Chinese Government to NBA: Shut Up and Dribble

Kyle Koster
BASKET-NBA-CHN
BASKET-NBA-CHN / HECTOR RETAMAL/Getty Images
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The Brooklyn Nets and Los Angeles Lakers are playing a preseason basketball game in China right now, which wasn't at all a certainty considering all the drama that's unfolded since Daryl Morey pressed send. While the debate of ethics in growing the game abroad rages here in the states, one thing truth has emerged. The NBA, like any big business, really wants that sweet money.

Everyone involved is in a tough situation, especially those on the ground in China where dissent is less than encouraged and enforcement is strong. Adam Silver would prefer this whole thing be over and is in the toughest place of all. His efforts to tightrope the delicate wire have been at times clumsy but, credit where it's due, he hasn't completely fallen off.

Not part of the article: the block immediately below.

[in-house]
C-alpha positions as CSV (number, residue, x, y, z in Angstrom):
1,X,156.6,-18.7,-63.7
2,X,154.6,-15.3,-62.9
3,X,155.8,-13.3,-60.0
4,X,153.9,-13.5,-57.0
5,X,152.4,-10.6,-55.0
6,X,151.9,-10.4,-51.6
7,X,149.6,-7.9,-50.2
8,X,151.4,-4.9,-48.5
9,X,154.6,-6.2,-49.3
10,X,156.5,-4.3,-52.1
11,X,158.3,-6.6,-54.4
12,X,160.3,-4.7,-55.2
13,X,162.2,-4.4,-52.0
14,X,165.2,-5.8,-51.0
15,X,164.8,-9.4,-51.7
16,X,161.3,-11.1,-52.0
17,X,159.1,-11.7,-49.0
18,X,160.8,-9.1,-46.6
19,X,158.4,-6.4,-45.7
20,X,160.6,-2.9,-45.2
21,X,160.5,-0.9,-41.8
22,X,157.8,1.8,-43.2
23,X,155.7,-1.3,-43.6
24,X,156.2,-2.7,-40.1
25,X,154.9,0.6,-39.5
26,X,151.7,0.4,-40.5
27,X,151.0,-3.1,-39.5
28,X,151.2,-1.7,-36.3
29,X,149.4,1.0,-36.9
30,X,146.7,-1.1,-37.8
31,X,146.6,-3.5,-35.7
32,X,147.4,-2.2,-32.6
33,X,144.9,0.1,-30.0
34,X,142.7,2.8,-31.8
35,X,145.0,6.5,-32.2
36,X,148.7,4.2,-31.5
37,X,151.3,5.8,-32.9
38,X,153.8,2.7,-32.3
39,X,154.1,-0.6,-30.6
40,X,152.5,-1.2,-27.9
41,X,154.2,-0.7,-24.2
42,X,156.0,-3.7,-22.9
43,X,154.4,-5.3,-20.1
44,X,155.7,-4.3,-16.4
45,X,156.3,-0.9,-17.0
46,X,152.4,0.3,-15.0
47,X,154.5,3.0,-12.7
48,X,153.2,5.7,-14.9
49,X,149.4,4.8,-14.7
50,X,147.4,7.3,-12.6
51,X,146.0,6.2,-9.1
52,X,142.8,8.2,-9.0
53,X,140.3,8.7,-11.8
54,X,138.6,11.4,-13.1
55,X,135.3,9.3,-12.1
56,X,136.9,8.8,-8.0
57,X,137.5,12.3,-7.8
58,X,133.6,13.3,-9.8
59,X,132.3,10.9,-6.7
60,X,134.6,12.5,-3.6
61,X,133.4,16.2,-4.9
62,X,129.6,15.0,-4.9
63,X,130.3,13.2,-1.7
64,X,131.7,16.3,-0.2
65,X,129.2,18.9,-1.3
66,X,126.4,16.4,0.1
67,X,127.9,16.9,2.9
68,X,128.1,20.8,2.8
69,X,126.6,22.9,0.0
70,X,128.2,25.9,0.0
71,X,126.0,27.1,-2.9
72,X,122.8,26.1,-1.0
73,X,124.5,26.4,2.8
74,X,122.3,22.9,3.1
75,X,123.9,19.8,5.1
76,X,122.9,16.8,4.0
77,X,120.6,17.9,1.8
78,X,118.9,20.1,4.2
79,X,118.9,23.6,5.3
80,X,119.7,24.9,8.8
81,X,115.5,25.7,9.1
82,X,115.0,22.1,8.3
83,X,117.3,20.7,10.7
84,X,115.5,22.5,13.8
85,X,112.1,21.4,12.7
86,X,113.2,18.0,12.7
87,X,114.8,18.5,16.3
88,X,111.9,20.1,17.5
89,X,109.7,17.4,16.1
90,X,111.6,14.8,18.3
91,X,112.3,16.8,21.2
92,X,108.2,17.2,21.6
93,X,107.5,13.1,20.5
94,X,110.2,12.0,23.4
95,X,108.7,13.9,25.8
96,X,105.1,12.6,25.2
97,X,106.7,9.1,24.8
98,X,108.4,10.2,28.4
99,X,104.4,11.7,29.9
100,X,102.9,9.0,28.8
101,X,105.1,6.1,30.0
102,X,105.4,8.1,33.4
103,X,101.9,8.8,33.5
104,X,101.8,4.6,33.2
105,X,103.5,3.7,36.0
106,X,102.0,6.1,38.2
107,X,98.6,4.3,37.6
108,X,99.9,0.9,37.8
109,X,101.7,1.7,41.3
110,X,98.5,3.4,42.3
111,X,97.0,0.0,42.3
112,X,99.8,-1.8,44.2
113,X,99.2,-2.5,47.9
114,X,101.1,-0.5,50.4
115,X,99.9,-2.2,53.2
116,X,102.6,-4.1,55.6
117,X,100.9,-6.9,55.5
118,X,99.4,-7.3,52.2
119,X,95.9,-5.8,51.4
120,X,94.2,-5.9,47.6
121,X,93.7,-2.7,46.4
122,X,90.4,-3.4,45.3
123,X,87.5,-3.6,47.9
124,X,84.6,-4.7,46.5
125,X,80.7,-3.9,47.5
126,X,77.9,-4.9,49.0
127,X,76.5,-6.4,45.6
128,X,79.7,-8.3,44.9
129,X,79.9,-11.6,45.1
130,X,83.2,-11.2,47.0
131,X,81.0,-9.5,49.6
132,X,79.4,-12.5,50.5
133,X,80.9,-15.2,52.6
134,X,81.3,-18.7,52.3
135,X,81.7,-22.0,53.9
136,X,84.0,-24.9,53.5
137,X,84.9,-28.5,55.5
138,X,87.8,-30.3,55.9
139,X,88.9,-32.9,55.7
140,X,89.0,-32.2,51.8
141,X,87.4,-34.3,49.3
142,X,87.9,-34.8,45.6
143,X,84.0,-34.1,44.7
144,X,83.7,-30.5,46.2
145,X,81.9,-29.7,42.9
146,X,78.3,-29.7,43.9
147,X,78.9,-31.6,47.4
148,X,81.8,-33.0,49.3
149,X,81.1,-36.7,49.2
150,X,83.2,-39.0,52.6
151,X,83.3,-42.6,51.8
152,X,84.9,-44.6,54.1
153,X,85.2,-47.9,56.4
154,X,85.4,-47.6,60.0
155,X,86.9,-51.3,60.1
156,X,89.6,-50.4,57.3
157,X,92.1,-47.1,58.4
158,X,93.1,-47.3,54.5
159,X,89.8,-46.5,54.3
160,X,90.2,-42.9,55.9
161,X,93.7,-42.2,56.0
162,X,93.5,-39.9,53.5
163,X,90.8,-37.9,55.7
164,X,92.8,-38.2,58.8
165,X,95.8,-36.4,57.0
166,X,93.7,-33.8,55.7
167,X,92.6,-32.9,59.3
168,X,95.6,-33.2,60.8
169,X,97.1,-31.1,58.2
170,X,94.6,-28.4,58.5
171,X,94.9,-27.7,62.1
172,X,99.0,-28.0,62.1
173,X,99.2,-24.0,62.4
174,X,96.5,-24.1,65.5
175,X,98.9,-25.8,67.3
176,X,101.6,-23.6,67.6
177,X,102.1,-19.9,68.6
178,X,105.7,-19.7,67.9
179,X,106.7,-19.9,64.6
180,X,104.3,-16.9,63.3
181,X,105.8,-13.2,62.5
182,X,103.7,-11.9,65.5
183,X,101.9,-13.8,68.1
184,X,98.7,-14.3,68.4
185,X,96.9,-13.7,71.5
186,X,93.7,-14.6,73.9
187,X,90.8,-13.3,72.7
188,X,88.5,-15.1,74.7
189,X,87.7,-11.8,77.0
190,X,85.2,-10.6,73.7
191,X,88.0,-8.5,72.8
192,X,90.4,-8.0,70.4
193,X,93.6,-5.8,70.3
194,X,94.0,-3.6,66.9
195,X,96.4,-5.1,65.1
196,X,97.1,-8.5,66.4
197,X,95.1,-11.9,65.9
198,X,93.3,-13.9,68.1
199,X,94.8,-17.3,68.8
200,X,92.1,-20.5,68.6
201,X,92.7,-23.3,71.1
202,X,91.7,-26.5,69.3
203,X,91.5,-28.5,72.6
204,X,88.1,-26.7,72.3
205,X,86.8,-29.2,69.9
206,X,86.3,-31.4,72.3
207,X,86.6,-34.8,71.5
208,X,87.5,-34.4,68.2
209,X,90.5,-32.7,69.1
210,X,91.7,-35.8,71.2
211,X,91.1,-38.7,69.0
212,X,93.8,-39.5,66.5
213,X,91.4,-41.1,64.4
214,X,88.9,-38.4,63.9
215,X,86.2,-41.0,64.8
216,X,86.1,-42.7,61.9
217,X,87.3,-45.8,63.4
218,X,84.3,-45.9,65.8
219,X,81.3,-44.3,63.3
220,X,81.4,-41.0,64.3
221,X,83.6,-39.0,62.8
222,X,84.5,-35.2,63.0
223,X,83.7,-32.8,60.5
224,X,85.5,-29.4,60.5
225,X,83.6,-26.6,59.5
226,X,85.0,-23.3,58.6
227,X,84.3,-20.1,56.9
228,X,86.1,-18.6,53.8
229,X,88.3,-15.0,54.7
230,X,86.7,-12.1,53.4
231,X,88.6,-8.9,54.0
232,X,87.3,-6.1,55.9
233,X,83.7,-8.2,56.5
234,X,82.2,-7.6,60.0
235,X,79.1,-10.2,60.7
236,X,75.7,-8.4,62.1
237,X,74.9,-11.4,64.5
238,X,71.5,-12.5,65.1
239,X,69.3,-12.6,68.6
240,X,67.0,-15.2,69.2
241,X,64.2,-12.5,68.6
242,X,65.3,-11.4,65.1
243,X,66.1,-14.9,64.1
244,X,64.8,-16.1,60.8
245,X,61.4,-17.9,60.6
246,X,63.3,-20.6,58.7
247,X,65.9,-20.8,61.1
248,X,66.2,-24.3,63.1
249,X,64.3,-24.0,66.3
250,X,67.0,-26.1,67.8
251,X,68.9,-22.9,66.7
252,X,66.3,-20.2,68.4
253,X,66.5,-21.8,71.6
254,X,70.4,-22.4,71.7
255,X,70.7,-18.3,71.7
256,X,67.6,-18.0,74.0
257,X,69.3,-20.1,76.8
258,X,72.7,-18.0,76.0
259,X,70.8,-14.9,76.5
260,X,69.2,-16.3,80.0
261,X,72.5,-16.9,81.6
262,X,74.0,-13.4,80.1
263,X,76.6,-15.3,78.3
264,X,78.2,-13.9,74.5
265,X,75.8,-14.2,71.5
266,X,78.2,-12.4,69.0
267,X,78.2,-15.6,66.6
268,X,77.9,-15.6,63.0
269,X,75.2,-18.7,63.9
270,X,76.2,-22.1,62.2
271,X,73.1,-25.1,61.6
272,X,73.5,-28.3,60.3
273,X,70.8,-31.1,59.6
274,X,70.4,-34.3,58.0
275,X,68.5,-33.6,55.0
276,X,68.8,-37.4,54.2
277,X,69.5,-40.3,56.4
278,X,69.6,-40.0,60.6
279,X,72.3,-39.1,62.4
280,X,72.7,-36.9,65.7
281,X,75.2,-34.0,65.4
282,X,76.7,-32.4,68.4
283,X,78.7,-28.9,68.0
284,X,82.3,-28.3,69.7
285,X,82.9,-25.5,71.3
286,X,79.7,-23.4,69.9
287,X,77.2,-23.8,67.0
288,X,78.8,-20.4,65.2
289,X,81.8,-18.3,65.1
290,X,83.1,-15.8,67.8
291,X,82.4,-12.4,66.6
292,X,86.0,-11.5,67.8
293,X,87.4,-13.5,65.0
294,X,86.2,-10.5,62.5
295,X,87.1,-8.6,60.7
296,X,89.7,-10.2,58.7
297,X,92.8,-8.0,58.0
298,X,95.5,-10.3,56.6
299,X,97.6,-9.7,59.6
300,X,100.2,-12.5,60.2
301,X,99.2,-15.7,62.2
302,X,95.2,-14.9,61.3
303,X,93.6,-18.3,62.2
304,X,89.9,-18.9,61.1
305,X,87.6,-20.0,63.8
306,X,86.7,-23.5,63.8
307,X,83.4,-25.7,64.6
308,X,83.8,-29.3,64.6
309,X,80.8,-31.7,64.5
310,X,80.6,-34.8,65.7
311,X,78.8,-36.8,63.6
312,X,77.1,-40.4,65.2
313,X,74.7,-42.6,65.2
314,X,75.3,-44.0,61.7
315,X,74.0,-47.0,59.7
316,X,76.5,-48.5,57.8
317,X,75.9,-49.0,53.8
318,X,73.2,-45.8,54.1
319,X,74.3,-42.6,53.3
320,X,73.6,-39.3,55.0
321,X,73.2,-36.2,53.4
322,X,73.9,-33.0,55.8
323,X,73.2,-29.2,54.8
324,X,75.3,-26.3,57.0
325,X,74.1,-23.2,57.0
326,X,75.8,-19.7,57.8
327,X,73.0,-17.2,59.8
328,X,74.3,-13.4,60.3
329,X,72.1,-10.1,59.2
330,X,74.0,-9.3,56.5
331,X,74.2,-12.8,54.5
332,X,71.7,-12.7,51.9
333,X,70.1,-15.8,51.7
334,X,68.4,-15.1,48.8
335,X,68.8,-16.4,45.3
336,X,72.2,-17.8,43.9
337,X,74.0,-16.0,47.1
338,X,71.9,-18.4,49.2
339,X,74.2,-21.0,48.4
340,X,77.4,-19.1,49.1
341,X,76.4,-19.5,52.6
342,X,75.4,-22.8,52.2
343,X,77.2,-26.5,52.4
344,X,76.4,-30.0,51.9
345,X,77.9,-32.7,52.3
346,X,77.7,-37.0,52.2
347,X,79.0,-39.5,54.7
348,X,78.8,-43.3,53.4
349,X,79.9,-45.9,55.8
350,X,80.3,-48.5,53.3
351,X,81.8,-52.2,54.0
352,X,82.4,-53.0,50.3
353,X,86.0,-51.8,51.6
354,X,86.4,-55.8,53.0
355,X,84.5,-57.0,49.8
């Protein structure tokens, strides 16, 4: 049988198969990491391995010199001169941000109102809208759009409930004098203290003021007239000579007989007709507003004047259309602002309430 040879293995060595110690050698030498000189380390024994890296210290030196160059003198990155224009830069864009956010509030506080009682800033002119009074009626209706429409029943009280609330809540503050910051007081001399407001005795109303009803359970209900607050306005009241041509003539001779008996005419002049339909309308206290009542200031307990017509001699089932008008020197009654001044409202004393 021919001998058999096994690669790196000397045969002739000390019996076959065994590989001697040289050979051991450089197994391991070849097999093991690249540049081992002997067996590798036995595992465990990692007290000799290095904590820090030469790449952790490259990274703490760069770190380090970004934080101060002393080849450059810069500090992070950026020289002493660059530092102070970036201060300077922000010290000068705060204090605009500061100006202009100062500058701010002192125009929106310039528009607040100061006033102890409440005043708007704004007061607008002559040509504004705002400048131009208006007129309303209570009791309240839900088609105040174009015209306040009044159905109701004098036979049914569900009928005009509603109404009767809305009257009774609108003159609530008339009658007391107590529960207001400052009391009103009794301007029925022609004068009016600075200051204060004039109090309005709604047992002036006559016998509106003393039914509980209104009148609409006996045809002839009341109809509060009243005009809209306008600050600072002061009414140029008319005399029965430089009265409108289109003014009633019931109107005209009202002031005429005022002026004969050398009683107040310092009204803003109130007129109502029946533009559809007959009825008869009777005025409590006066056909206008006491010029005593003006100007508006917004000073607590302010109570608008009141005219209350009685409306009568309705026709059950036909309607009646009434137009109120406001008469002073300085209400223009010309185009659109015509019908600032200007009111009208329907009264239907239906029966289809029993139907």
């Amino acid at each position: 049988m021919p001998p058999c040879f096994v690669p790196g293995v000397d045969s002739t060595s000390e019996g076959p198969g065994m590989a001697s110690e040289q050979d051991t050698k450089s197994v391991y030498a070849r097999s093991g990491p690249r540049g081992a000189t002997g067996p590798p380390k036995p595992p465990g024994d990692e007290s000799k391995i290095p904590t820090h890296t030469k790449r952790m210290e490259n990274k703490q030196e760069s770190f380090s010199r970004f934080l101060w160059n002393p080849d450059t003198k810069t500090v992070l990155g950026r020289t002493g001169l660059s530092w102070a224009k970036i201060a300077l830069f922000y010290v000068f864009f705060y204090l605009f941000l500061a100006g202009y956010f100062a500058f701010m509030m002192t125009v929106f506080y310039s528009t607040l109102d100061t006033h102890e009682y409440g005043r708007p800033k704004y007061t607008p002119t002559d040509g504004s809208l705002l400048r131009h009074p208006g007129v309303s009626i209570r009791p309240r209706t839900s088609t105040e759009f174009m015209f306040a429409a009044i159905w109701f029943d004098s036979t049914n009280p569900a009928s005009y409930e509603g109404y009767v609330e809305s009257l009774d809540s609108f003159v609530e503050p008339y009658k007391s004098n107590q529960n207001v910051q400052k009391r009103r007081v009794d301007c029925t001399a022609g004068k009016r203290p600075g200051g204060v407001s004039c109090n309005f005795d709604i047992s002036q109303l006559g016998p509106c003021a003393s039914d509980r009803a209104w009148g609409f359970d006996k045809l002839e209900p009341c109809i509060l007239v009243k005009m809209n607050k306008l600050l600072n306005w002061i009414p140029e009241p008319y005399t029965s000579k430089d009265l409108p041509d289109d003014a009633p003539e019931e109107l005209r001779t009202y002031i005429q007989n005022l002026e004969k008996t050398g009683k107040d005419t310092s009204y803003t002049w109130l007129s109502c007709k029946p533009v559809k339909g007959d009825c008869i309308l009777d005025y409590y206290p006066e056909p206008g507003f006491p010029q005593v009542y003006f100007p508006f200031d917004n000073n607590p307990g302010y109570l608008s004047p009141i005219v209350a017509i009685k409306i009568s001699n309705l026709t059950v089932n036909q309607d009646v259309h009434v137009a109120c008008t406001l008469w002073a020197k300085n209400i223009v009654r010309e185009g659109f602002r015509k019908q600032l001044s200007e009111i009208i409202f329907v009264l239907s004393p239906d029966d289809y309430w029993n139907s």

But if you're thinking either he or the players will get another opportunity to weigh in on it all, think again. ESPN's Rachel Nichols is reporting this morning that the Chinese government has forbidden any media availability following the game.

This will only give more ammunition to the critics and rightly so. Being publicly told to essentially shut up and dribble by a foreign government is humiliating. It goes against some core American values. The optics are this: the Chinese are our handlers, rubbing the shoulders of our marketable athletes and cooing, "shhh baby let me do all the talking."

At the same time, it's probably unreasonable to expect Silver, LeBron James and/or anyone else involved to slap together an official presser following the final whistle. It would see they could do something informally but that remains to be seen.

Bottom line: not great.

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